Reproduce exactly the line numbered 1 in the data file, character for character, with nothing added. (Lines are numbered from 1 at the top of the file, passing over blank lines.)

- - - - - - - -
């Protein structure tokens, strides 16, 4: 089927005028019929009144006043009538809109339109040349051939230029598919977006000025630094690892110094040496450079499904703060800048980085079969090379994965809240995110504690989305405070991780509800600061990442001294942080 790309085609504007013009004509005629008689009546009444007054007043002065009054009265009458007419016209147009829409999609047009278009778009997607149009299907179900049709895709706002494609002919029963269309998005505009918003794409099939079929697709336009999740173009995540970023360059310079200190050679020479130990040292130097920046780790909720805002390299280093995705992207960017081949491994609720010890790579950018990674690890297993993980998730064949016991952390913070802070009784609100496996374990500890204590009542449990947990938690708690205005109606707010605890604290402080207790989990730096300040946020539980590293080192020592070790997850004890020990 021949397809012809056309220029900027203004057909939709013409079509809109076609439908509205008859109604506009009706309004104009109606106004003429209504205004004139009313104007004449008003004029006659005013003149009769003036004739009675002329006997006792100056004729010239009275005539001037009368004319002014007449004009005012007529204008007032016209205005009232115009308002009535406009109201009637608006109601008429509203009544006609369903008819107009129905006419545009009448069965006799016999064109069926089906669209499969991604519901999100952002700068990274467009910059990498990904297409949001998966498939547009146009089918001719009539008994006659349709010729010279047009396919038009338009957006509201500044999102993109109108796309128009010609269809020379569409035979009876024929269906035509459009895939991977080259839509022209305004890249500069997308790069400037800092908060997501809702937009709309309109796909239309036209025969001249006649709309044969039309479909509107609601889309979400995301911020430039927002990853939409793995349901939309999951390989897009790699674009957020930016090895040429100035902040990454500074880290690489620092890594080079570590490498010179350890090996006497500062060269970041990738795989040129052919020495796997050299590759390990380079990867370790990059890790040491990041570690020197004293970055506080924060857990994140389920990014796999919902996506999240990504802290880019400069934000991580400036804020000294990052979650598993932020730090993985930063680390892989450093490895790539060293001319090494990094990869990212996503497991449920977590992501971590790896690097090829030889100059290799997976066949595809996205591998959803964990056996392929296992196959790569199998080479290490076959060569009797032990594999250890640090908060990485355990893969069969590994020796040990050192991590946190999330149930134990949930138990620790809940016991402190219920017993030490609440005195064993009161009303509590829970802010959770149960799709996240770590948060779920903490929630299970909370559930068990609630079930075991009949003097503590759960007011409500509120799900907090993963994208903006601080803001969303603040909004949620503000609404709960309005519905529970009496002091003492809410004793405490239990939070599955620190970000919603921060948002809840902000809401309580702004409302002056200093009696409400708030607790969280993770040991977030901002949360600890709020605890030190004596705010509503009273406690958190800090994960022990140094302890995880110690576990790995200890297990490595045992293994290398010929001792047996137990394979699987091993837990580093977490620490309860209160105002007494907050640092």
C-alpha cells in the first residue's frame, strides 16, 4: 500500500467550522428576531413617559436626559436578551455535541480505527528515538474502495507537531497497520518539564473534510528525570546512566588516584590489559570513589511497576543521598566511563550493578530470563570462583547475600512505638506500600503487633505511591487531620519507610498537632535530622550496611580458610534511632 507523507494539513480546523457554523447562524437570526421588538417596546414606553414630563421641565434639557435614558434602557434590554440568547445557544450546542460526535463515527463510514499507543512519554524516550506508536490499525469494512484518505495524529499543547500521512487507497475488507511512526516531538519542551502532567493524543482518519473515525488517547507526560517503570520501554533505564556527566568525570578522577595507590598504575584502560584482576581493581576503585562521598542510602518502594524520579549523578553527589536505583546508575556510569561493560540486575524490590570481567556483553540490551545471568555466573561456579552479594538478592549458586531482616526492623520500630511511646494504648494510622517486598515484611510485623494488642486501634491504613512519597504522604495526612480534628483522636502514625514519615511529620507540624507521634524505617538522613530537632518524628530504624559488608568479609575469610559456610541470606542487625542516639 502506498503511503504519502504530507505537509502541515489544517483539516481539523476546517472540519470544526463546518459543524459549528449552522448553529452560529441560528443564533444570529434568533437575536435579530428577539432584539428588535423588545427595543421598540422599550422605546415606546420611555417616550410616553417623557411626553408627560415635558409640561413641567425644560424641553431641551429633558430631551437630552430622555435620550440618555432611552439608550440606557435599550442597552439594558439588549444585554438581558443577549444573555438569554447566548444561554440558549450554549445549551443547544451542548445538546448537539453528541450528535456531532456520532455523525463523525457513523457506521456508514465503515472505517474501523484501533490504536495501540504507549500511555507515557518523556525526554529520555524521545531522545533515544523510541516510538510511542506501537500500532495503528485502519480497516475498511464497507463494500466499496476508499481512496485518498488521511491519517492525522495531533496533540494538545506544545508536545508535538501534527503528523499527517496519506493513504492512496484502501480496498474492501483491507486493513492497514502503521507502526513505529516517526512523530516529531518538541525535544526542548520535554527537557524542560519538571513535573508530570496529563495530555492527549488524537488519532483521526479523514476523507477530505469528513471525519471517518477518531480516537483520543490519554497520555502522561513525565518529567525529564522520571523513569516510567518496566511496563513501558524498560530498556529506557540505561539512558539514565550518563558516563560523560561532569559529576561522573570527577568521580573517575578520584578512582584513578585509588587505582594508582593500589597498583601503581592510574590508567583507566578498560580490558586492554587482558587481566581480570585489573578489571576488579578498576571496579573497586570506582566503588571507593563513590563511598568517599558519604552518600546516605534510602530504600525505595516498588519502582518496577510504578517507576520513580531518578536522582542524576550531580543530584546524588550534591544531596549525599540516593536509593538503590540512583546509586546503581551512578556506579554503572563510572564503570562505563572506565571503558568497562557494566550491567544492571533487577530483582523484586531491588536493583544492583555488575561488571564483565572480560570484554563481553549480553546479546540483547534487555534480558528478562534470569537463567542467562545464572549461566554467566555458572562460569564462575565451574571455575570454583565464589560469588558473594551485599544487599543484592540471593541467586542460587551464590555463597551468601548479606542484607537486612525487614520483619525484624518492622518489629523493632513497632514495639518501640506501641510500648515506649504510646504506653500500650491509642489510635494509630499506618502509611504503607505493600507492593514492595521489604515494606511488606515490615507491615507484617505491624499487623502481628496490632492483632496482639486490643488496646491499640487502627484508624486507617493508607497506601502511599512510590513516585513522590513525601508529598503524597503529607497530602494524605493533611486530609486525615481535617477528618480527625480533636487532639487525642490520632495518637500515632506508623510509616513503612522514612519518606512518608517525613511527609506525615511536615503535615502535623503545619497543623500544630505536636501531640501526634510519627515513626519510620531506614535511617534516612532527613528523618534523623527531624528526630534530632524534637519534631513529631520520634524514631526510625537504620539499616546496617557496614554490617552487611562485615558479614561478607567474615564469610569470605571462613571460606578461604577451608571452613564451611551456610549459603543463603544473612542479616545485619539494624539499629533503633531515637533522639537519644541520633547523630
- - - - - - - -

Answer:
């Protein structure tokens, strides 16, 4: 089927005028019929009144006043009538809109339109040349051939230029598919977006000025630094690892110094040496450079499904703060800048980085079969090379994965809240995110504690989305405070991780509800600061990442001294942080 790309085609504007013009004509005629008689009546009444007054007043002065009054009265009458007419016209147009829409999609047009278009778009997607149009299907179900049709895709706002494609002919029963269309998005505009918003794409099939079929697709336009999740173009995540970023360059310079200190050679020479130990040292130097920046780790909720805002390299280093995705992207960017081949491994609720010890790579950018990674690890297993993980998730064949016991952390913070802070009784609100496996374990500890204590009542449990947990938690708690205005109606707010605890604290402080207790989990730096300040946020539980590293080192020592070790997850004890020990 021949397809012809056309220029900027203004057909939709013409079509809109076609439908509205008859109604506009009706309004104009109606106004003429209504205004004139009313104007004449008003004029006659005013003149009769003036004739009675002329006997006792100056004729010239009275005539001037009368004319002014007449004009005012007529204008007032016209205005009232115009308002009535406009109201009637608006109601008429509203009544006609369903008819107009129905006419545009009448069965006799016999064109069926089906669209499969991604519901999100952002700068990274467009910059990498990904297409949001998966498939547009146009089918001719009539008994006659349709010729010279047009396919038009338009957006509201500044999102993109109108796309128009010609269809020379569409035979009876024929269906035509459009895939991977080259839509022209305004890249500069997308790069400037800092908060997501809702937009709309309109796909239309036209025969001249006649709309044969039309479909509107609601889309979400995301911020430039927002990853939409793995349901939309999951390989897009790699674009957020930016090895040429100035902040990454500074880290690489620092890594080079570590490498010179350890090996006497500062060269970041990738795989040129052919020495796997050299590759390990380079990867370790990059890790040491990041570690020197004293970055506080924060857990994140389920990014796999919902996506999240990504802290880019400069934000991580400036804020000294990052979650598993932020730090993985930063680390892989450093490895790539060293001319090494990094990869990212996503497991449920977590992501971590790896690097090829030889100059290799997976066949595809996205591998959803964990056996392929296992196959790569199998080479290490076959060569009797032990594999250890640090908060990485355990893969069969590994020796040990050192991590946190999330149930134990949930138990620790809940016991402190219920017993030490609440005195064993009161009303509590829970802010959770149960799709996240770590948060779920903490929630299970909370559930068990609630079930075991009949003097503590759960007011409500509120799900907090993963994208903006601080803001969303603040909004949620503000609404709960309005519905529970009496002091003492809410004793405490239990939070599955620190970000919603921060948002809840902000809401309580702004409302002056200093009696409400708030607790969280993770040991977030901002949360600890709020605890030190004596705010509503009273406690958190800090994960022990140094302890995880110690576990790995200890297990490595045992293994290398010929001792047996137990394979699987091993837990580093977490620490309860209160105002007494907050640092």